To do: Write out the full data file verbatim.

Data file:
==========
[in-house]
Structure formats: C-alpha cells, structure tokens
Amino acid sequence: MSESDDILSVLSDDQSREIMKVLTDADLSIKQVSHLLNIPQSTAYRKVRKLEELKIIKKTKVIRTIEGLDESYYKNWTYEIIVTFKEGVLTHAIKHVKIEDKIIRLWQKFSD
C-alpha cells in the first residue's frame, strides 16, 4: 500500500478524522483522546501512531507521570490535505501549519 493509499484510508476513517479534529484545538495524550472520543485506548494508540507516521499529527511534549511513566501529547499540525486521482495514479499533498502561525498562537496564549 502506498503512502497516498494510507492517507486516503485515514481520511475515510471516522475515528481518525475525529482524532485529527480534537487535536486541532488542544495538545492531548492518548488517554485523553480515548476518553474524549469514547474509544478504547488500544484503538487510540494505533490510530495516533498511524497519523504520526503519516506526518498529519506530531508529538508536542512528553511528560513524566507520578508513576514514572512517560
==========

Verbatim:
[in-house]
Structure formats: C-alpha cells, structure tokens
Amino acid sequence: MSESDDILSVLSDDQSREIMKVLTDADLSIKQVSHLLNIPQSTAYRKVRKLEELKIIKKTKVIRTIEGLDESYYKNWTYEIIVTFKEGVLTHAIKHVKIEDKIIRLWQKFSD
C-alpha cells in the first residue's frame, strides 16, 4: 500500500478524522483522546501512531507521570490535505501549519 493509499484510508476513517479534529484545538495524550472520543485506548494508540507516521499529527511534549511513566501529547499540525486521482495514479499533498502561525498562537496564549 502506498503512502497516498494510507492517507486516503485515514481520511475515510471516522475515528481518525475525529482524532485529527480534537487535536486541532488542544495538545492531548492518548488517554485523553480515548476518553474524549469514547474509544478504547488500544484503538487510540494505533490510530495516533498511524497519523504520526503519516506526518498529519506530531508529538508536542512528553511528560513524566507520578508513576514514572512517560